The defeat of the Medes opens the floodgates for Cyrus with a wave of conquests, beginning with Cilicia in 549 BC. Harpagus, a Median of the royal house and the main cause of Astyages' defeat, commands Cyrus' army in Anatolia, conquering it between 547-546 BC. Taken during this campaign are Caria, Lycia, Lydia, Paphlagonia, Phrygia, and Tabal (Cappadocia), and Harpagus and his descendants reign thereafter in Caria and Lycia as satraps. Eastern Iran falls during a more drawn-out campaign between c.546-540 BC, during which the further eastern regions of Arachosia, Bactria, Drangiana, Gandhara, Khwarazm, and Margiana are also added to the empire, although records for these campaigns are characteristically sparse.

Achaemenid palace decoration at Babylon
This Achaemenid (Persian empire) palace decoration stood at Babylon and was transported to Berlin upon being rediscoveed by archaeologists

Macedonia is taken in 542 BC, and Cyrus is virtually invited into Babylon (539 BC). This also gains him the remainder of Elam's territory, plus Phoenicia and the Mediterranean coast are captured (although Arabia and Cilicia are subsequently lost). Typically the end of Cyrus' reign is spent in military activity in Central Asia where, according to Herodotus, he dies in battle in 530 BC fighting the Massagetae.

530 - 523 BC

Cambyses (Kambujiya) II


525 - 522 BC

The Persians conquer Egypt, creating the 27th Dynasty. They add Cyprus to the empire in the same year.

However, it seems that the uncrowned Pharaoh Psamtik is not immediately captured. Instead he, or the bulk of his forces, seek refuge around the Dachla Oasis. Cambyses follows him with an army of 50,000 men and, according to Herodotus, the entire army disappears in the desert, presumably overcome by a sand storm (around 524 BC).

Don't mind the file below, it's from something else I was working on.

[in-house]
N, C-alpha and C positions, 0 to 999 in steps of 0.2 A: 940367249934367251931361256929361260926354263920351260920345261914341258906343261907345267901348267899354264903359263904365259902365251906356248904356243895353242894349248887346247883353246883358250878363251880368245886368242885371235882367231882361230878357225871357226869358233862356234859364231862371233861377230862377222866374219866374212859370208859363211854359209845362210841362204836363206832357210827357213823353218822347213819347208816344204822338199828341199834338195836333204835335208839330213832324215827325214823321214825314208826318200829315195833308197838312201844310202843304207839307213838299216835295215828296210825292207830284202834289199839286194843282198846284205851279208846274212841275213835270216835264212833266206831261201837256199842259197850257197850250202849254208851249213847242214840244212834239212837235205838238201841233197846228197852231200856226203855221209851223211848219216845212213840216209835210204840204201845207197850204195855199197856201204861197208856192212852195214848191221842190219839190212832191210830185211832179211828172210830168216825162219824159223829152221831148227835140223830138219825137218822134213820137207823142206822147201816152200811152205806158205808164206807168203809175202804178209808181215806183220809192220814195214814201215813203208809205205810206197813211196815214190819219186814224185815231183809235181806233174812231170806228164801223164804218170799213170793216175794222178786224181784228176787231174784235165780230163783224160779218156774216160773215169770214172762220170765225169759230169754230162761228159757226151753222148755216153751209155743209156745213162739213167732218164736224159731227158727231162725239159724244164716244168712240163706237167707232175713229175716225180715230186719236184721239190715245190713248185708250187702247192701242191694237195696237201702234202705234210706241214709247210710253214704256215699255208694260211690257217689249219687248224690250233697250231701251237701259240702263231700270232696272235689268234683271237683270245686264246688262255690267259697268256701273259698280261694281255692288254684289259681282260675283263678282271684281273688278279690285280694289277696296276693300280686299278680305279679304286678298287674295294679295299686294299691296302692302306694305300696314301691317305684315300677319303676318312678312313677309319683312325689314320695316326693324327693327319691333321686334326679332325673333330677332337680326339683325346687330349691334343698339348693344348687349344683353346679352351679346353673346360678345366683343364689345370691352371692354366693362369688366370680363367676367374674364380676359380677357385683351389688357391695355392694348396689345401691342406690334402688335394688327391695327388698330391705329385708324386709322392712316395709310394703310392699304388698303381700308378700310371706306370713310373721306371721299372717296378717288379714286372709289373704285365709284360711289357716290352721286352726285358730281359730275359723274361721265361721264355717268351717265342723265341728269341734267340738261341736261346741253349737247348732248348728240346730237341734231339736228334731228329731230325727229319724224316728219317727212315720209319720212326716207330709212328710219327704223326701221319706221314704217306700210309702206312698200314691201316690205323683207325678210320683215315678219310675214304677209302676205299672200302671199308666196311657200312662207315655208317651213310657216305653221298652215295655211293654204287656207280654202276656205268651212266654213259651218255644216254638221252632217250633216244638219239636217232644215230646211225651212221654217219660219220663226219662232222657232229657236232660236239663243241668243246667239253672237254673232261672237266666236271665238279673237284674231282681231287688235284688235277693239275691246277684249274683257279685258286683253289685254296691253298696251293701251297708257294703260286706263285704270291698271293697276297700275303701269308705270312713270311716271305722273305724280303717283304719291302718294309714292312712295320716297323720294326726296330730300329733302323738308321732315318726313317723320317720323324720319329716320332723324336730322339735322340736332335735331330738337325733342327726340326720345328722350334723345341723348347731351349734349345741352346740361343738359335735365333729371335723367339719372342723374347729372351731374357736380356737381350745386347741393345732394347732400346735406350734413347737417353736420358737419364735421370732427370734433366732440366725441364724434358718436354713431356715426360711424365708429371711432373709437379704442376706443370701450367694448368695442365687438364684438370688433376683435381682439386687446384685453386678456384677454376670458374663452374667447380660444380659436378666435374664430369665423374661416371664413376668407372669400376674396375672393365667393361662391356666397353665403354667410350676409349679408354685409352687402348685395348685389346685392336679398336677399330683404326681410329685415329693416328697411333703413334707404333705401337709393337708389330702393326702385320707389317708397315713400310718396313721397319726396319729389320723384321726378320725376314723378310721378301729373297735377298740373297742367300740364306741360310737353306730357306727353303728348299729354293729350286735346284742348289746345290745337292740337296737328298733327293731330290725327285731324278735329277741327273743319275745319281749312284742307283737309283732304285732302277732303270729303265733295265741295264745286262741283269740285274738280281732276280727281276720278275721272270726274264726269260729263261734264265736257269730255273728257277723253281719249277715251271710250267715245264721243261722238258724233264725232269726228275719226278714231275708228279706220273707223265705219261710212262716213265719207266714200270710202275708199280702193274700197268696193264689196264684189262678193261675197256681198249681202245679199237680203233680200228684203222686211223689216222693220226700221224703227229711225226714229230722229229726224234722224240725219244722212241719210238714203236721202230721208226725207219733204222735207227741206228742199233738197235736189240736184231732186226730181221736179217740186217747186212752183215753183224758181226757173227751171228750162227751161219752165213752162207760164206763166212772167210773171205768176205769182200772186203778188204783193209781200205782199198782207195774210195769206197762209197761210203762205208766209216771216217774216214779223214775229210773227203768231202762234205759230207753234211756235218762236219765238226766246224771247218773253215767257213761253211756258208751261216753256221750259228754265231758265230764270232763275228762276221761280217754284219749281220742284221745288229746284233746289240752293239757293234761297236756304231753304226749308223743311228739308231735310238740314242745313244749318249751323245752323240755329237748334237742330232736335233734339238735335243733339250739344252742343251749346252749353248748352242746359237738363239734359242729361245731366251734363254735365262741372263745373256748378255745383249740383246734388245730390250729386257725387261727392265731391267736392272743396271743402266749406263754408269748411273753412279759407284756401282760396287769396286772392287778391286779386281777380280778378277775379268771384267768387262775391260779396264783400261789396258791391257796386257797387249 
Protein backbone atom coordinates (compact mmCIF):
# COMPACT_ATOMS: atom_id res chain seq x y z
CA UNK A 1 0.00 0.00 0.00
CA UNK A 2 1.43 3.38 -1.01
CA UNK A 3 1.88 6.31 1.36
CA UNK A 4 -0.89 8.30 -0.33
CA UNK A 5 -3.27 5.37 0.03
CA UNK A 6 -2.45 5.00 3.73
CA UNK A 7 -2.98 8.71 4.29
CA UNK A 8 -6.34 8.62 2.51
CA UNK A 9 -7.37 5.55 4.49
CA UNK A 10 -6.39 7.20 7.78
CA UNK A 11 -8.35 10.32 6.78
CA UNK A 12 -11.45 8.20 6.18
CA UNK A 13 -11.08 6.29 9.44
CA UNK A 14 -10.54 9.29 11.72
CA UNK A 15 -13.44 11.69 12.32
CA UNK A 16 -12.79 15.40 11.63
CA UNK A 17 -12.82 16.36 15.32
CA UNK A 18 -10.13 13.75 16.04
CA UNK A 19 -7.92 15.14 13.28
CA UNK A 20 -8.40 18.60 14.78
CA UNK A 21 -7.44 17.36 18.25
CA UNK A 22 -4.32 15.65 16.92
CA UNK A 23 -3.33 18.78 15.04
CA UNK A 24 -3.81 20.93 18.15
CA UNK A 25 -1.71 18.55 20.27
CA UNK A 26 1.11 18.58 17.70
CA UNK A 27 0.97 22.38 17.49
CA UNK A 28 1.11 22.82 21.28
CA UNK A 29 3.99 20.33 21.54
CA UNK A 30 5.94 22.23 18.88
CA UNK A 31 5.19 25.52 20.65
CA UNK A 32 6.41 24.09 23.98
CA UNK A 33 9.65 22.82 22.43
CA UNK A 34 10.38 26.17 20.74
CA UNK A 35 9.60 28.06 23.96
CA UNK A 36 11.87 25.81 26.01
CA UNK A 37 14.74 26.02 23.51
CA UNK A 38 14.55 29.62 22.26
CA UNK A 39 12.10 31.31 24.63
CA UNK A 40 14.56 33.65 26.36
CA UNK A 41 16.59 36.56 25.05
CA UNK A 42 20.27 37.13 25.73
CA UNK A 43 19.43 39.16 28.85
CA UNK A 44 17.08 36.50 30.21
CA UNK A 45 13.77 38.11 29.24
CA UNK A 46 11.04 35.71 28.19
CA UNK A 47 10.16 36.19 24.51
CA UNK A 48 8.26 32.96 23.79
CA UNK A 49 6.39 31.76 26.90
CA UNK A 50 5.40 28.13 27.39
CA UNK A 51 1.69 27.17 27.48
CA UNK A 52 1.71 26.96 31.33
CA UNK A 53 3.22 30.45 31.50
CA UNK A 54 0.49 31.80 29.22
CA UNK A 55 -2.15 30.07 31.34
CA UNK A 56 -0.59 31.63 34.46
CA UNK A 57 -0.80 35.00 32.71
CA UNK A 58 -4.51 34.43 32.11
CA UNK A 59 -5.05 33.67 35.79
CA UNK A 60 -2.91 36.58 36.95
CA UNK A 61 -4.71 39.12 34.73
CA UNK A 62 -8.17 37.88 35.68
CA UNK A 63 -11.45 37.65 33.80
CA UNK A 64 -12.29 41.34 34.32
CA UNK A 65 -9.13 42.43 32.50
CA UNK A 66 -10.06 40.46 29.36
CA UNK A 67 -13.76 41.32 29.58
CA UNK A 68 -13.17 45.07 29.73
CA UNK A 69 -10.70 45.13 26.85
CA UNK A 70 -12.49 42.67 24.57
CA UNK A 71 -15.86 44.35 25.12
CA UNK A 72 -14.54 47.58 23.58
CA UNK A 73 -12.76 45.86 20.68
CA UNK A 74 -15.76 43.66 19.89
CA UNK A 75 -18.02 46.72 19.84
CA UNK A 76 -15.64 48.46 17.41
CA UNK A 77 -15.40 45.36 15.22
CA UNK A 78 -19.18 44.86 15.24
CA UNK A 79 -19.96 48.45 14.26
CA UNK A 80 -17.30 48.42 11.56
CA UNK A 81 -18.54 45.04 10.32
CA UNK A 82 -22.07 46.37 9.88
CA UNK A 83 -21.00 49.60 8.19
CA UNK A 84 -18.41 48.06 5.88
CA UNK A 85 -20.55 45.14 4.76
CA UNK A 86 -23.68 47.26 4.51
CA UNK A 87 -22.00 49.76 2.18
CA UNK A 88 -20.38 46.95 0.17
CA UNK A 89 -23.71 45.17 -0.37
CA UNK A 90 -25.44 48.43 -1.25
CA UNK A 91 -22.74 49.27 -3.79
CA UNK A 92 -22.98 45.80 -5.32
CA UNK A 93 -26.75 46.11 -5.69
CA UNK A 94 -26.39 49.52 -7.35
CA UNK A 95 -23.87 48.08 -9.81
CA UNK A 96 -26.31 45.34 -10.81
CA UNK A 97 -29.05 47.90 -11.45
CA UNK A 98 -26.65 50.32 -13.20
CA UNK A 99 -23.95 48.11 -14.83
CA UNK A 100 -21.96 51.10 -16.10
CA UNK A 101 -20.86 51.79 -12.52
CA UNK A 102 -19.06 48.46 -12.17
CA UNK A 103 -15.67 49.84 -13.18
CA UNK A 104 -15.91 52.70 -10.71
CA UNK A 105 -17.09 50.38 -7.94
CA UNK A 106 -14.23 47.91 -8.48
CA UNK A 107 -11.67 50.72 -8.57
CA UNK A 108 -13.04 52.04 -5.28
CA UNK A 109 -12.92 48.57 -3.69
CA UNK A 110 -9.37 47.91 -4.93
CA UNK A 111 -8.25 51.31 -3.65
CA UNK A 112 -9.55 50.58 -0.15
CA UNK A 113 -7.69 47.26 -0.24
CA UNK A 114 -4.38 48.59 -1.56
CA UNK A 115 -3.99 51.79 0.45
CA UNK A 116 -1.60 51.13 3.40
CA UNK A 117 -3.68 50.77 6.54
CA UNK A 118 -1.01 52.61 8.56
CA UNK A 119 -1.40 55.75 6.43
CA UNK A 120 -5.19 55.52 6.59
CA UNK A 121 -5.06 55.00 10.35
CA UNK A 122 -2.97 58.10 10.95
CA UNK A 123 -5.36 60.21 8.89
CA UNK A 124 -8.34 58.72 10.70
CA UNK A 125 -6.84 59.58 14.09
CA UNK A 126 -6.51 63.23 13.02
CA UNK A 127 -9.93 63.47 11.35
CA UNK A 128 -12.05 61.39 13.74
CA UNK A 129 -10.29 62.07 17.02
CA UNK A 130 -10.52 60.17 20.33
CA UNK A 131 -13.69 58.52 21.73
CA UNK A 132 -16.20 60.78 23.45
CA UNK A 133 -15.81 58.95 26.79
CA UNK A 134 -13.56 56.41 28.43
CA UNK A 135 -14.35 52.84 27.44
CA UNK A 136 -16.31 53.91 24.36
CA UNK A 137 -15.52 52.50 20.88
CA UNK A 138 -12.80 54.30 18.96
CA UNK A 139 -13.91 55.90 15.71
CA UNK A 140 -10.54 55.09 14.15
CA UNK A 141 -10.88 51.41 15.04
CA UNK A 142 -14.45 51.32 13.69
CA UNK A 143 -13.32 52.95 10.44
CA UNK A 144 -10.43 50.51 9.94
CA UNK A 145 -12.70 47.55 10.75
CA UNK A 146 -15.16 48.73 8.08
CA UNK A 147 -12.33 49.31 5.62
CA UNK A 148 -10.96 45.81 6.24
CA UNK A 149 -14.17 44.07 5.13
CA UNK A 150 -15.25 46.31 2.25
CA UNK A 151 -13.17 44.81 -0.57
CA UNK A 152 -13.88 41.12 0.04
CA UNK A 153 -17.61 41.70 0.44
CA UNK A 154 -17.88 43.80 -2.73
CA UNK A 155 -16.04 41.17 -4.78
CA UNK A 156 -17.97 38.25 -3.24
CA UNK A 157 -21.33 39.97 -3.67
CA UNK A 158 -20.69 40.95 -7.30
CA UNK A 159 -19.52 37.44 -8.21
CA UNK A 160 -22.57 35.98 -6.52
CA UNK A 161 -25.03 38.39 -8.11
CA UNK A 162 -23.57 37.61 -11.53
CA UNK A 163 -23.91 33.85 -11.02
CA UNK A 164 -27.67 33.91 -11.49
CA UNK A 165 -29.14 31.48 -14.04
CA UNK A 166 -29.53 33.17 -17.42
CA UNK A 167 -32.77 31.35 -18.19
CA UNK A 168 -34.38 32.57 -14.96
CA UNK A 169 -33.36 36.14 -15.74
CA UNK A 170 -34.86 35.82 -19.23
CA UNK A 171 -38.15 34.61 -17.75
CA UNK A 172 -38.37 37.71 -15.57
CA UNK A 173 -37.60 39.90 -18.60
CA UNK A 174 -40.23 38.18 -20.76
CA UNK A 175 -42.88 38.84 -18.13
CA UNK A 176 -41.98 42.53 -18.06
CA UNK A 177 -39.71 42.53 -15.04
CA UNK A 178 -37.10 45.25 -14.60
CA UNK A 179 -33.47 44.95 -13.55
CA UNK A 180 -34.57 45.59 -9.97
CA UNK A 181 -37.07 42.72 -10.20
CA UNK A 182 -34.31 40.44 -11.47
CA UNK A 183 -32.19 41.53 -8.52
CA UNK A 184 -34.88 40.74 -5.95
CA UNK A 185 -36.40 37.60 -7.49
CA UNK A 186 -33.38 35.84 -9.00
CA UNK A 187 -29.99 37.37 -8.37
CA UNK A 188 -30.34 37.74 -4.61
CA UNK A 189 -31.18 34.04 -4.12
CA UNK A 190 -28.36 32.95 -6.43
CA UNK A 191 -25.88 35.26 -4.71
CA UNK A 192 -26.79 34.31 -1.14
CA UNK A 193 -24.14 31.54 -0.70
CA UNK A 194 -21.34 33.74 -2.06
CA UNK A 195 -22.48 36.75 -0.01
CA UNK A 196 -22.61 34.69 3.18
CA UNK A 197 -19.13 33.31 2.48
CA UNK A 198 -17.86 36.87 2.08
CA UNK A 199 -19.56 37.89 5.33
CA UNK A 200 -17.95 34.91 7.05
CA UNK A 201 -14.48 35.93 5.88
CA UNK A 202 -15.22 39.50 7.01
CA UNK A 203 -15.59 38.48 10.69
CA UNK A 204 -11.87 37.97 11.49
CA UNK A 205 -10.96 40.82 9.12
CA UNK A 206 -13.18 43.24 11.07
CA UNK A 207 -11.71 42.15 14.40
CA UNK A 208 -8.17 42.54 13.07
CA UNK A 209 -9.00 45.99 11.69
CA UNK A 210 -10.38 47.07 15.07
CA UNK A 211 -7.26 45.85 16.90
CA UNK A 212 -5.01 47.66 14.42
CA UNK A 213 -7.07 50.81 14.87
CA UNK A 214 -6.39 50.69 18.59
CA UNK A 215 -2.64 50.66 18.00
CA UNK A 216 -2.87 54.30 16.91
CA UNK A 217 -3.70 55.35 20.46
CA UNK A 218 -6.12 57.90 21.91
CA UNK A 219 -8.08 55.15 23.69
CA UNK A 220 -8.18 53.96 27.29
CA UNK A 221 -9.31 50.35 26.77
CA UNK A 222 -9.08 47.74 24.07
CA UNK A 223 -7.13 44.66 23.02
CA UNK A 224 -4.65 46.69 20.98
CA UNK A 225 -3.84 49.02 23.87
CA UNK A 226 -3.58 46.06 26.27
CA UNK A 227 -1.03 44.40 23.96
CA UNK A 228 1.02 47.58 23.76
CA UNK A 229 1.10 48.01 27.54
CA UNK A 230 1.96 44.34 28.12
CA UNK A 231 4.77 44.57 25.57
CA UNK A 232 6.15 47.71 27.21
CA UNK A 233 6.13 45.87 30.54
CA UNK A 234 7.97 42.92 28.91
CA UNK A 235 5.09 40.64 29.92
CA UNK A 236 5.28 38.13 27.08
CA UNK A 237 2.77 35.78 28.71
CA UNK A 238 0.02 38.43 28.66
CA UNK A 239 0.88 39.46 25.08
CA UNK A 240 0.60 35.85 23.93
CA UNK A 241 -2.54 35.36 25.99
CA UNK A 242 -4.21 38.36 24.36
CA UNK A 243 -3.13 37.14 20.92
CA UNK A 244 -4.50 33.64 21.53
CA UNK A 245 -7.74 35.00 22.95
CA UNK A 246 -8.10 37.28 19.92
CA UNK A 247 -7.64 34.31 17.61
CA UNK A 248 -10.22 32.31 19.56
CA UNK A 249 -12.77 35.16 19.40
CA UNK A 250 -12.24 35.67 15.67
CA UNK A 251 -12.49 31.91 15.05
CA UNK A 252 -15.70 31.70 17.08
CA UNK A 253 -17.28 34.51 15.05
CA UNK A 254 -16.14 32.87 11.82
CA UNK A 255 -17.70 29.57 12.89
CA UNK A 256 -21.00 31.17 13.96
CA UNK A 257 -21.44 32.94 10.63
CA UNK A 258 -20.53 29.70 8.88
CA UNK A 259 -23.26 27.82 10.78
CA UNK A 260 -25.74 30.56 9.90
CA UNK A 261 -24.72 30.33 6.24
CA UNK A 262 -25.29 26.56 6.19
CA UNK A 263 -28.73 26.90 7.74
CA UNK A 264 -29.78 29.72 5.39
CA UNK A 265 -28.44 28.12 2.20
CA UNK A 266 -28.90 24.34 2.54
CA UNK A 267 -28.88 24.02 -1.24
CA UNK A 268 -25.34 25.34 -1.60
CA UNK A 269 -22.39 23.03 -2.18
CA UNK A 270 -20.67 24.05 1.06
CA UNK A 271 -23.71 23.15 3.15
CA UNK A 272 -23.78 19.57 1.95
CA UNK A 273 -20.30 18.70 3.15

A highly favourable modern theory is that this story was created by Cambyses' successor to mask an embarrassing defeat. Psamtik manages to reconquer a large part of Egypt and is crowned pharaoh in the capital, Memphis. Darius I, ends the Egyptian 'revolt' with a good deal of bloodshed two years after Cambyses' defeat, in 522 BC.

522 - 521 BC

Smerdis / Bardia / Bardiya

Usurper called Gaumata using a royal name. Murdered by Darius.

521 - 485 BC

Darius (Darayavahush) I the Great

First 27th Egyptian Dynasty ruler.

521 BC

Darius kills the usurper Gaumata and takes control of the empire, taking great pains to legitimise his rule by installing an inscription at Pasargadae to record his 'descent' from the legendary founder of the Persian dynasty. He also regulates the system of control within the empire. Instead of a number of polities with different systems of rule, he creates a uniform structure of about twenty provinces. These are often called satrapies, after the Greek interpretation of the original Persian word for 'protecting the kingdom'. He extends the satrapy of Egypt to include Cyrene.